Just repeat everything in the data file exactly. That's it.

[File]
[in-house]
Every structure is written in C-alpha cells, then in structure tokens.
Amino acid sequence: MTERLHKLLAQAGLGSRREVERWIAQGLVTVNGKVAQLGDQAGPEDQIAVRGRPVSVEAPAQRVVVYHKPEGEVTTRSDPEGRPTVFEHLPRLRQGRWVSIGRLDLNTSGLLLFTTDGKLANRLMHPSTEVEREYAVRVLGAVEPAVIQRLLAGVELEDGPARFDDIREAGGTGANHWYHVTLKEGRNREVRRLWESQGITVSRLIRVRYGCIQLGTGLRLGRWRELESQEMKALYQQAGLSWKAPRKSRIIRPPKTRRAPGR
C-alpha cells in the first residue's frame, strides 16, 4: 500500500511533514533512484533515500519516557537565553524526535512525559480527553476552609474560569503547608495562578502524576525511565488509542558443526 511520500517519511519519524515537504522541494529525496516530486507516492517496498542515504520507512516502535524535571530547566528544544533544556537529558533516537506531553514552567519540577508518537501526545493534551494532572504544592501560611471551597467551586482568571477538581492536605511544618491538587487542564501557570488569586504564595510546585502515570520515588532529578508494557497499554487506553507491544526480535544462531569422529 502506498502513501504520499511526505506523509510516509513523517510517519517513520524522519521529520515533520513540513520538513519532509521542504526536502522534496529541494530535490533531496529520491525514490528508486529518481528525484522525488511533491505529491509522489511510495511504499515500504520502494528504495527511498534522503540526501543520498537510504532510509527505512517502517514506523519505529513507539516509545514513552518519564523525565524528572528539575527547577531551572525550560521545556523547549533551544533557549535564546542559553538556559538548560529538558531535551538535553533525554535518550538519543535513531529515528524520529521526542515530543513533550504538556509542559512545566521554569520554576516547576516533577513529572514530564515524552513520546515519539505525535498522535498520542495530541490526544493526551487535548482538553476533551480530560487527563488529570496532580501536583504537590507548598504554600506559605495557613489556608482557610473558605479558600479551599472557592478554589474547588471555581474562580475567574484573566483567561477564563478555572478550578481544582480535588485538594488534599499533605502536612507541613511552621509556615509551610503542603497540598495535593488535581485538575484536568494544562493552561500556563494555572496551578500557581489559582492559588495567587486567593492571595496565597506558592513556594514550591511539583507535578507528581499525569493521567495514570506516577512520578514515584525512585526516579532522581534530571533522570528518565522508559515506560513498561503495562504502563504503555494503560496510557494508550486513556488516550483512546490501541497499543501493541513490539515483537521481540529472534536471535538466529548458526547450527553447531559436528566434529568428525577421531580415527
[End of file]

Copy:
[in-house]
Every structure is written in C-alpha cells, then in structure tokens.
Amino acid sequence: MTERLHKLLAQAGLGSRREVERWIAQGLVTVNGKVAQLGDQAGPEDQIAVRGRPVSVEAPAQRVVVYHKPEGEVTTRSDPEGRPTVFEHLPRLRQGRWVSIGRLDLNTSGLLLFTTDGKLANRLMHPSTEVEREYAVRVLGAVEPAVIQRLLAGVELEDGPARFDDIREAGGTGANHWYHVTLKEGRNREVRRLWESQGITVSRLIRVRYGCIQLGTGLRLGRWRELESQEMKALYQQAGLSWKAPRKSRIIRPPKTRRAPGR
C-alpha cells in the first residue's frame, strides 16, 4: 500500500511533514533512484533515500519516557537565553524526535512525559480527553476552609474560569503547608495562578502524576525511565488509542558443526 511520500517519511519519524515537504522541494529525496516530486507516492517496498542515504520507512516502535524535571530547566528544544533544556537529558533516537506531553514552567519540577508518537501526545493534551494532572504544592501560611471551597467551586482568571477538581492536605511544618491538587487542564501557570488569586504564595510546585502515570520515588532529578508494557497499554487506553507491544526480535544462531569422529 502506498502513501504520499511526505506523509510516509513523517510517519517513520524522519521529520515533520513540513520538513519532509521542504526536502522534496529541494530535490533531496529520491525514490528508486529518481528525484522525488511533491505529491509522489511510495511504499515500504520502494528504495527511498534522503540526501543520498537510504532510509527505512517502517514506523519505529513507539516509545514513552518519564523525565524528572528539575527547577531551572525550560521545556523547549533551544533557549535564546542559553538556559538548560529538558531535551538535553533525554535518550538519543535513531529515528524520529521526542515530543513533550504538556509542559512545566521554569520554576516547576516533577513529572514530564515524552513520546515519539505525535498522535498520542495530541490526544493526551487535548482538553476533551480530560487527563488529570496532580501536583504537590507548598504554600506559605495557613489556608482557610473558605479558600479551599472557592478554589474547588471555581474562580475567574484573566483567561477564563478555572478550578481544582480535588485538594488534599499533605502536612507541613511552621509556615509551610503542603497540598495535593488535581485538575484536568494544562493552561500556563494555572496551578500557581489559582492559588495567587486567593492571595496565597506558592513556594514550591511539583507535578507528581499525569493521567495514570506516577512520578514515584525512585526516579532522581534530571533522570528518565522508559515506560513498561503495562504502563504503555494503560496510557494508550486513556488516550483512546490501541497499543501493541513490539515483537521481540529472534536471535538466529548458526547450527553447531559436528566434529568428525577421531580415527